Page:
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should now call the rudiments of polite literature, and even the first elements of ethical doctrine.'
2. From the very primitive and unformed condition in which science of every kind continued to exist until shortly before the time of Plato and Aristotle, to say nothing of the scanty and limited extent to which the materials for learned study were then extant, it is evident that, all interesting, and invaluable as are the institutions and precepts of the philosophers and legislators of earlier Greece, from the light they throw upon the nature and ultimate aims of education, they can supply at the utmost but distant, and general analogies with reference to the peculiar and distinctive functions of the several parts of a system of instruction provided in accordance with requirements of which that age had not as yet become conscious. Xenophon, or whoever else is the author of the treatise de republica Lacedaemoniorum, informs us that the state of Lycurgus regarded the education of the ißürtaç as infinitely transcending in importance and dignity that of a period less mentally and physically developed, and less capable of moral good and evil. Notwithstanding this general conviction of the necessity for a more advanced form of instruction the training of those who had advanced beyond childhood partook even more strongly of the character of a practical discipline than the educational stages by which it had been preceded. Vigor and manly dignity of character, as exhibited in deeds of positive morality (åperń, áropayaDia), still constituted the highest form of excellence placed before the coming man, just as obedience (Tel Japxia), moral purity (owoposúvn), and reverence (aiĉwc), had been almost exclusively inculcated in childhood. It was reserved for a later period, and for a more intellectually progressive portion of the Hellenic race to recognize in knowledge and mental power the highest condition, and absolute end of human existence. The entire scientific attainments of the wimes in which the Dorian commonwealths had their period of pertinency were expended in the pregnant apophthegms, the heroic ballads, and the masculine, Handelian music, which formed the principal components of the mental training of boyhood. Positive instruction had herein reached its farthest limits. The man was henceforth called upon to enact deeds similar in spirit to those which he had been taught to remember, and revere. The only higher school into which he now passed was that of the public service. The grandly suggestive forms,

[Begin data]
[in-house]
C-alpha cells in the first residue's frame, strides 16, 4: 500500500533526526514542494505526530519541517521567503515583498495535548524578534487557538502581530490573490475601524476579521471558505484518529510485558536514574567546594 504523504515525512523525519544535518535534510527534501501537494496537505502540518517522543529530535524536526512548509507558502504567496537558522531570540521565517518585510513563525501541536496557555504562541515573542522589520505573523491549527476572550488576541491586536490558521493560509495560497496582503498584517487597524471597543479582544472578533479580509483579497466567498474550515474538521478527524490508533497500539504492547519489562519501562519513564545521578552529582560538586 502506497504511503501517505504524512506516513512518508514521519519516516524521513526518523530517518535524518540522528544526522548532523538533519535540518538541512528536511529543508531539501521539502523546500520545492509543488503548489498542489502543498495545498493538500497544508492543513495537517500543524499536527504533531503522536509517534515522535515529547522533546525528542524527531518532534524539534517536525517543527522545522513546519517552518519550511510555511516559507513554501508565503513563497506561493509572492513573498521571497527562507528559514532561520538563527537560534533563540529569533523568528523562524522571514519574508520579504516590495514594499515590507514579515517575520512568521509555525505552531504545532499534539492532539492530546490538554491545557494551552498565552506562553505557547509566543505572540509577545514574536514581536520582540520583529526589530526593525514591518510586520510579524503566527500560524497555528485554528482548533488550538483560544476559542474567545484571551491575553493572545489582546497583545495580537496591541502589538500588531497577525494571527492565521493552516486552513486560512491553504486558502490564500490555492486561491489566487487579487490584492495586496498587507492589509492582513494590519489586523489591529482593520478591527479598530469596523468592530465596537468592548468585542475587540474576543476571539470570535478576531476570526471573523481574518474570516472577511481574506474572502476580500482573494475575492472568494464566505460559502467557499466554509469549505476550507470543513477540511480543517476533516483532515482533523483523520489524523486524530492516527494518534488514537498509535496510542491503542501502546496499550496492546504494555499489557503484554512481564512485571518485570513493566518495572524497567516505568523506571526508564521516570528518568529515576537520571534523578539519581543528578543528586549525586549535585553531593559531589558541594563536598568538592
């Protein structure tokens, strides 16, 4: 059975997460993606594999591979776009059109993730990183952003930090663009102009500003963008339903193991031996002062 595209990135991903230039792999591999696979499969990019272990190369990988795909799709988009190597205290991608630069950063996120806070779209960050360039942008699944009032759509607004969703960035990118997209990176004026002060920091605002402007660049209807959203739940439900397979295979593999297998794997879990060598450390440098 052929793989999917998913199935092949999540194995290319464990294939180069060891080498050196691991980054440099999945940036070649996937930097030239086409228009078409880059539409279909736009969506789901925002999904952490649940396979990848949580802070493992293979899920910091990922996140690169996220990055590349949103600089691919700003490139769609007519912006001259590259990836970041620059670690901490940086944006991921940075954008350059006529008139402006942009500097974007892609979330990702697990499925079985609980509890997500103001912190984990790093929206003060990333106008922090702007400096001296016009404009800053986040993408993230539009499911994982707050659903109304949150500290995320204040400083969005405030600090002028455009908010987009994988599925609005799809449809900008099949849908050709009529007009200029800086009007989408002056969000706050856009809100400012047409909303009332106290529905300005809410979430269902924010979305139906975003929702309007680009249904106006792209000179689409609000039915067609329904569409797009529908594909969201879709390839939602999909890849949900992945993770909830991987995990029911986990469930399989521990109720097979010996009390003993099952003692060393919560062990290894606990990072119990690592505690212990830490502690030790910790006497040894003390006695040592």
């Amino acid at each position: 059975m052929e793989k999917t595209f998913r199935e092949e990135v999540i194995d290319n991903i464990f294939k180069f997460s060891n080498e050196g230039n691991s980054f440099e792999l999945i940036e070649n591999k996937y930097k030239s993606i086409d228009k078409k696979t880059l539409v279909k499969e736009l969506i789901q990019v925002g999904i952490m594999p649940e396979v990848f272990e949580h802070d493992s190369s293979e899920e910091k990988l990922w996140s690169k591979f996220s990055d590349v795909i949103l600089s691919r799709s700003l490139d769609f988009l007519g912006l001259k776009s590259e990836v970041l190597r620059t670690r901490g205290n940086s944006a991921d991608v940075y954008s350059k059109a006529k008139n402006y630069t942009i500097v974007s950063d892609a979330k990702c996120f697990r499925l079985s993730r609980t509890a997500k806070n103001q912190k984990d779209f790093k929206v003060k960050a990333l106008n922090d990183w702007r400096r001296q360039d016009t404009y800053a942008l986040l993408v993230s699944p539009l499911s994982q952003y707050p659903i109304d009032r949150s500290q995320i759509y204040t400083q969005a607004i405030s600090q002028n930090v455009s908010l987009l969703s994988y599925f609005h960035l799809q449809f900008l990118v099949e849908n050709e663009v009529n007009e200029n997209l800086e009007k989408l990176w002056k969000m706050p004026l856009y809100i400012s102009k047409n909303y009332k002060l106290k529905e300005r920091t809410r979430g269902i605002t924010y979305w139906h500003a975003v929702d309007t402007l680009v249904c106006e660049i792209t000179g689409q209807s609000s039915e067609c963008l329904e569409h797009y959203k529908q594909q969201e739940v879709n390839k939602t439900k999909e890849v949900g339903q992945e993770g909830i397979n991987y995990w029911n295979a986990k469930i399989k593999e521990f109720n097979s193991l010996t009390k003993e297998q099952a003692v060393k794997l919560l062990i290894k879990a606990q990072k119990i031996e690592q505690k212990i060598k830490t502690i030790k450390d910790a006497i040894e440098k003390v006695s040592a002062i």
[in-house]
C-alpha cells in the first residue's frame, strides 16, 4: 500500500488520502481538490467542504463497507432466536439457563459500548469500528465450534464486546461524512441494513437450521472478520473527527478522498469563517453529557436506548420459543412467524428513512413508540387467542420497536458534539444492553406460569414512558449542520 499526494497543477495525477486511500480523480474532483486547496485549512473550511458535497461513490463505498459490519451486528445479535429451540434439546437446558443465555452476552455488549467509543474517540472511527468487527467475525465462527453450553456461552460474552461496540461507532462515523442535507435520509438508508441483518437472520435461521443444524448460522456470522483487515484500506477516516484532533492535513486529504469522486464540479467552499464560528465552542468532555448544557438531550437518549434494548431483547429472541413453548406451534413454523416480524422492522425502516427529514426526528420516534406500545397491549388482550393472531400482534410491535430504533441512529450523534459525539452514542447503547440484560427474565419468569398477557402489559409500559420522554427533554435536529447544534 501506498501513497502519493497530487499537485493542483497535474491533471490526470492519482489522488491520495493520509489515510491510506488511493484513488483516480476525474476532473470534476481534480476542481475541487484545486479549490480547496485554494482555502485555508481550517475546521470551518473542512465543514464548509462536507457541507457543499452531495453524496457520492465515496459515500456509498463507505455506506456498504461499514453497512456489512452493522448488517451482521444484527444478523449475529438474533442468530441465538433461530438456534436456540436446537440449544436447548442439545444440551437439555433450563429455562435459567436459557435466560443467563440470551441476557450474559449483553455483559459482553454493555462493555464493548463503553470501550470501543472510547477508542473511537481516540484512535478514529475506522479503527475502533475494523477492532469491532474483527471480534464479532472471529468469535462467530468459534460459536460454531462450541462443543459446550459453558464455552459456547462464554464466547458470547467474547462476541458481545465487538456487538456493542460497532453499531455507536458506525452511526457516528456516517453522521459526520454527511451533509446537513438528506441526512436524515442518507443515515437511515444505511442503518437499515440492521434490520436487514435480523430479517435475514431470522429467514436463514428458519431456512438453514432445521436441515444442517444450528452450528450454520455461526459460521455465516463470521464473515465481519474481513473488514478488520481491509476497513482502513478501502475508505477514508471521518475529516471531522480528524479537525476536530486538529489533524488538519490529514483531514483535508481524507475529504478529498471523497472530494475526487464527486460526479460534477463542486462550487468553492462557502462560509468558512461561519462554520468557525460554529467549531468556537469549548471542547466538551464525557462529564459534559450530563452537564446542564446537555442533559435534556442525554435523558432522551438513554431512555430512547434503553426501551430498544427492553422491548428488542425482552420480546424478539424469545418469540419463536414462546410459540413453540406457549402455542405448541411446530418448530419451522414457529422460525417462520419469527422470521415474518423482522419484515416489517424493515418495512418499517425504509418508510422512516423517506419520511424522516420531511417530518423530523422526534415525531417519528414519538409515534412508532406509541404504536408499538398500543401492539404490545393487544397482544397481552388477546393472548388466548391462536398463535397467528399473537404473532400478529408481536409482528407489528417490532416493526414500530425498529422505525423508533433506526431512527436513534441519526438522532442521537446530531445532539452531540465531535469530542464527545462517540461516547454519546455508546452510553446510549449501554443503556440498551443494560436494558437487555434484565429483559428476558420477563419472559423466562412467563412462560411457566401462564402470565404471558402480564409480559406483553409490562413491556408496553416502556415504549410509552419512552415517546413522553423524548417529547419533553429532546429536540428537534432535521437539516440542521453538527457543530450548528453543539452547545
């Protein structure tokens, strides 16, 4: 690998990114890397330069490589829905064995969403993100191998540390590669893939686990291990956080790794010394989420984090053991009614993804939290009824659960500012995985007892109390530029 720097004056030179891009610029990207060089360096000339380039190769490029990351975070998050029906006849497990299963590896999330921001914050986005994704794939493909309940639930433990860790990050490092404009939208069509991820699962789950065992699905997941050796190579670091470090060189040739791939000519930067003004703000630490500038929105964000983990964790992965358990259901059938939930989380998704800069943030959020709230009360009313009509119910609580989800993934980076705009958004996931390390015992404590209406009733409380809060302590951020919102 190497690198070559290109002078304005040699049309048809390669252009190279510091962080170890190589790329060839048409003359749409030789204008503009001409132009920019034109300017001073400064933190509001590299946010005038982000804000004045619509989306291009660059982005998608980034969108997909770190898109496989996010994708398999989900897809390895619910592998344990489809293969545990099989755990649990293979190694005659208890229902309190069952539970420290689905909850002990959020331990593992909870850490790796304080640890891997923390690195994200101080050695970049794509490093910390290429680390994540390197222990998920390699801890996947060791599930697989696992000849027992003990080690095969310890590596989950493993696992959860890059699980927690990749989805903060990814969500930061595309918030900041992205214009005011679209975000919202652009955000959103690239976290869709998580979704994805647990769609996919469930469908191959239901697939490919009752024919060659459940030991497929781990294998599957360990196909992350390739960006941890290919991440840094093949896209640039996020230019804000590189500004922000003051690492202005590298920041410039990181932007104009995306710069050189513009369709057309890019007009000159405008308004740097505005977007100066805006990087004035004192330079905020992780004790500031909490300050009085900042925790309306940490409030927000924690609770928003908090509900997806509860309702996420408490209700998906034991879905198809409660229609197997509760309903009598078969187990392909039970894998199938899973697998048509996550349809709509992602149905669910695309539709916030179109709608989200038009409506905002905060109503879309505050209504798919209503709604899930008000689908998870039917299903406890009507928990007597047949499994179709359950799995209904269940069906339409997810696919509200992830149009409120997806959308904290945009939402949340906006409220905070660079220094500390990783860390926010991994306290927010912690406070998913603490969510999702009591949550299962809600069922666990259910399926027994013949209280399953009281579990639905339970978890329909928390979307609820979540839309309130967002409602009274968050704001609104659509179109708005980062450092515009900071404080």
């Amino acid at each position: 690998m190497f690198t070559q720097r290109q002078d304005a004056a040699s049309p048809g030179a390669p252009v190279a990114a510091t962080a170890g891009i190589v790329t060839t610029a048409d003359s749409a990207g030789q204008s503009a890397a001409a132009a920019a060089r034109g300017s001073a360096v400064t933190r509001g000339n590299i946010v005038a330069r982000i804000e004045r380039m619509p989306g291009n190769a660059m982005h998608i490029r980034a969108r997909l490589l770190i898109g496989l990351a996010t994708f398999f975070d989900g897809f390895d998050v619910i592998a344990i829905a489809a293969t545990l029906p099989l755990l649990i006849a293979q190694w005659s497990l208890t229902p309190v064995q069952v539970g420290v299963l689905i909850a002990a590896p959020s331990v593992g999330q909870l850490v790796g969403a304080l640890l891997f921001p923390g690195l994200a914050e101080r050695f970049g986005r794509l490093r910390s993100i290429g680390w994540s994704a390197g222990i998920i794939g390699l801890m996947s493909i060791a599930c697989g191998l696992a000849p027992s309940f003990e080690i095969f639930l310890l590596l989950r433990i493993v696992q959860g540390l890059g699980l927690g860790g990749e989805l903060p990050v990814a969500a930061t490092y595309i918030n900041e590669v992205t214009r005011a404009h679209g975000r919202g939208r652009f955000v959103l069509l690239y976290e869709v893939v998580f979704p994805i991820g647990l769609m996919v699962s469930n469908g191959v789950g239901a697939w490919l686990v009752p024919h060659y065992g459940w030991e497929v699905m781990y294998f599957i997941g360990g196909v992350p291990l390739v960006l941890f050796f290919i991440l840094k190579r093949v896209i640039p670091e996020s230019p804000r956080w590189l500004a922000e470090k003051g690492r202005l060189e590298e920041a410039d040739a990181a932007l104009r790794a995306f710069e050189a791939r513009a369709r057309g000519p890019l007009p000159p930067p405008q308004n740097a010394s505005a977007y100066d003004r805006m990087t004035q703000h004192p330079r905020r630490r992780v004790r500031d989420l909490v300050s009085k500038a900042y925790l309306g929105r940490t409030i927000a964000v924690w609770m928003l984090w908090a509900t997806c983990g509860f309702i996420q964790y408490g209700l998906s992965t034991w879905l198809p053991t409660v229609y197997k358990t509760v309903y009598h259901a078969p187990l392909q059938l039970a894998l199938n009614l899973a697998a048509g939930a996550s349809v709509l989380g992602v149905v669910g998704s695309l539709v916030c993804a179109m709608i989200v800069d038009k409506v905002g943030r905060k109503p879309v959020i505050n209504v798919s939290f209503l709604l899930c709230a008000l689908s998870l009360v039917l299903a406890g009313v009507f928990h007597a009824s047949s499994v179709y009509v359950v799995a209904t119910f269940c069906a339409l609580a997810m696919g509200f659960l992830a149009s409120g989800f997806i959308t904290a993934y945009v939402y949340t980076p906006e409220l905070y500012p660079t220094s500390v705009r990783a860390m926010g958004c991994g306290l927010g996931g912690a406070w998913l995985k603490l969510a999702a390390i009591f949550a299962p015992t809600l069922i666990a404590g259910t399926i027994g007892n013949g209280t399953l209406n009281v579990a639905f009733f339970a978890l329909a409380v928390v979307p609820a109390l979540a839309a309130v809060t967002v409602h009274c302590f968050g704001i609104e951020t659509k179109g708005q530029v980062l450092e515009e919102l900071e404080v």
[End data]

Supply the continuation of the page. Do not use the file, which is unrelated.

1. See Plato Protag., p. 826. 2. • yap dóyos nuiv kai ó vous mis dúoews Témos. Aristotle. 3. These brief and sententious aphorisms were not in reality peculiar to the Spartans, but simply a remnant of the pithy and proverblike form in which the most ancient philosophy of the Greeks was embodied. See the celebrated passage in the Protagoras of Plato p. 843-444.
and sublime tendencies of the state were designed to set before the man a still loftier, more serious, and more impressive manifestation of the principle of the nobly beautiful (valóv)' which had been throughout the keynote of his previous education. This notion that the state is the school for men, πόλις άνδρα διδάσκει, though most emphatically expressed amongst the Dorians, who were, indeed little more than the strictest and straitest sect of the practical politicians of Greece, was scarcely less adhered to in the antagonistic element of the common race. In the magnificently eloquent harangue in which Pericles has idealized the excellences of the state he had exalted to a grandeur of supremacy so nobly contrasting with its diminutive extent, and insignificance in point of material resources, he sums up all the glories of the Athenian people in the fact that their commonwealth was not only the most admirably perfect training school of its own citizens, but served at the same time as the means of education (Taidevois) to the entire civilized world.”
3. At the period here referred to the principles of political existence which lived in the Hellenic race whilst remaining substantially the same, had nevertheless entered upon a new phase of development, i The glory of the Dorian citizen had consisted in becoming the organ of the state, that of the Athenian was sought for in the acquisition of an intellectual dominion in, and over the state. The example of the extraordinary man to whom we have already referred had given the most striking and conspicuous proof of the more than regal authority which the apūros ávng could wield in a government where scarcely the slightest check, or balance to the popular will had been suffered to exist. On the other hand the utter sweeping away of the support afforded by forms of state, and positive institutions, had driven the nation when deprived of the masterly intellect, and steadfast will, which had hitherto supplied the place of governmental organization, to throw itself in utter helplessness into the arms of the first bold and confident adventurer who undertook the responsibility of command. Honor and emolument in profusion, unlimited power, the more fascinating to a quick witted and aspiring people, from the acknowledgment of intellectual superiority which it involved, all contributed to render the ascendency over the Athenian demos scarcely less alluring to every ardent and ambitious spirit during the era of the great Pelo